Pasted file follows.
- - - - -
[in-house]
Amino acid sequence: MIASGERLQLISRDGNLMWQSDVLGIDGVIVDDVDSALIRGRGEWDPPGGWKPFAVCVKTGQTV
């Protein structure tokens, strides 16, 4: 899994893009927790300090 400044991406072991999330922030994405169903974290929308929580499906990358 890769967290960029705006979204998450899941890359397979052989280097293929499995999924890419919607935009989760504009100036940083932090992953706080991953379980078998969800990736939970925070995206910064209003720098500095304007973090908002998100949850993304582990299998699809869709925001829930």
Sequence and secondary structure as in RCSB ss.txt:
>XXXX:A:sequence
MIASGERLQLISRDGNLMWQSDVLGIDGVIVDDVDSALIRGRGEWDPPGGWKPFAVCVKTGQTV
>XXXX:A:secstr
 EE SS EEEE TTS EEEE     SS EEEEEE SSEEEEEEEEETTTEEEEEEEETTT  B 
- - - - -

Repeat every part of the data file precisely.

[in-house]
Amino acid sequence: MIASGERLQLISRDGNLMWQSDVLGIDGVIVDDVDSALIRGRGEWDPPGGWKPFAVCVKTGQTV
């Protein structure tokens, strides 16, 4: 899994893009927790300090 400044991406072991999330922030994405169903974290929308929580499906990358 890769967290960029705006979204998450899941890359397979052989280097293929499995999924890419919607935009989760504009100036940083932090992953706080991953379980078998969800990736939970925070995206910064209003720098500095304007973090908002998100949850993304582990299998699809869709925001829930």
Sequence and secondary structure as in RCSB ss.txt:
>XXXX:A:sequence
MIASGERLQLISRDGNLMWQSDVLGIDGVIVDDVDSALIRGRGEWDPPGGWKPFAVCVKTGQTV
>XXXX:A:secstr
 EE SS EEEE TTS EEEE     SS EEEEEE SSEEEEEEEEETTTEEEEEEEETTT  B 